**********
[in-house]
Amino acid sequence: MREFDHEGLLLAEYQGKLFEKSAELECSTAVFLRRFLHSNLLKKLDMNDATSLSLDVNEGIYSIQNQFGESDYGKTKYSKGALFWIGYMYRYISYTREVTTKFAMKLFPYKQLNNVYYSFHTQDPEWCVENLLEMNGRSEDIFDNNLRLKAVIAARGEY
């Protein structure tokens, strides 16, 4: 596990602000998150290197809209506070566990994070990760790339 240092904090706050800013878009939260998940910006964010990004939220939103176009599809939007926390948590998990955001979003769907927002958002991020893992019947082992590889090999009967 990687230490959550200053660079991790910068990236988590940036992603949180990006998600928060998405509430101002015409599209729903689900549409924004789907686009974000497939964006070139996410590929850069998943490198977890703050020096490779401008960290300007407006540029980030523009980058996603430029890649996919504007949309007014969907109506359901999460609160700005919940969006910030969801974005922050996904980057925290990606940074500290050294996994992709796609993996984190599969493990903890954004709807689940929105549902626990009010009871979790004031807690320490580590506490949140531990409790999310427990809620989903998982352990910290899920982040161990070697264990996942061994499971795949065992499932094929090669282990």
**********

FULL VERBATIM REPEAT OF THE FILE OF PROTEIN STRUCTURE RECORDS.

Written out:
[in-house]
Amino acid sequence: MREFDHEGLLLAEYQGKLFEKSAELECSTAVFLRRFLHSNLLKKLDMNDATSLSLDVNEGIYSIQNQFGESDYGKTKYSKGALFWIGYMYRYISYTREVTTKFAMKLFPYKQLNNVYYSFHTQDPEWCVENLLEMNGRSEDIFDNNLRLKAVIAARGEY
């Protein structure tokens, strides 16, 4: 596990602000998150290197809209506070566990994070990760790339 240092904090706050800013878009939260998940910006964010990004939220939103176009599809939007926390948590998990955001979003769907927002958002991020893992019947082992590889090999009967 990687230490959550200053660079991790910068990236988590940036992603949180990006998600928060998405509430101002015409599209729903689900549409924004789907686009974000497939964006070139996410590929850069998943490198977890703050020096490779401008960290300007407006540029980030523009980058996603430029890649996919504007949309007014969907109506359901999460609160700005919940969006910030969801974005922050996904980057925290990606940074500290050294996994992709796609993996984190599969493990903890954004709807689940929105549902626990009010009871979790004031807690320490580590506490949140531990409790999310427990809620989903998982352990910290899920982040161990070697264990996942061994499971795949065992499932094929090669282990």